Here’s an excellent long take from Sharon Otterman about the vexed issue of training teachers. The point where “reformers” and skeptics are probably most in agreement is on the desirability of improving training, and since America already has a lot of teachers it already has a lot of education schools and training programs. But very little is known about best practices in this regard and the actual quality of the instruction involved seems to be pretty poor on average. There’s scant evidence that the master’s degrees many teachers are encouraged to obtain actually help anyone, and on average education majors show less learning gains while in college than people studying any other field.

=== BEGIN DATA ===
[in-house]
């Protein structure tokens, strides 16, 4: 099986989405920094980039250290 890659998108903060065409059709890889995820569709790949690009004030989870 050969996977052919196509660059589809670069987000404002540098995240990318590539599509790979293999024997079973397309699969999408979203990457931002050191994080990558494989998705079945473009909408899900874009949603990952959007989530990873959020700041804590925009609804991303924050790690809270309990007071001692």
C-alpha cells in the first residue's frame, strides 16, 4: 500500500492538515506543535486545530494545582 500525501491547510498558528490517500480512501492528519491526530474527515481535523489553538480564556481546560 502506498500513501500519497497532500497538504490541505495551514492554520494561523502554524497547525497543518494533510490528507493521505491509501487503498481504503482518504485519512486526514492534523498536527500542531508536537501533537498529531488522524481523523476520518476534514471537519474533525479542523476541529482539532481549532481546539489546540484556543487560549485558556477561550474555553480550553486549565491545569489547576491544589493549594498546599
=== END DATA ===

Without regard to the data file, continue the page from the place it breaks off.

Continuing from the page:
None of this is new to anyone, but what exactly to do about it is contentious. Otterman gives a great overview of some of the practitioners making efforts to improve things in a first-order way with new programs. On a more structural note, Edward Crowe did a paper for CAP arguing that we ought to at least try to measure which schools are graduating good teachers.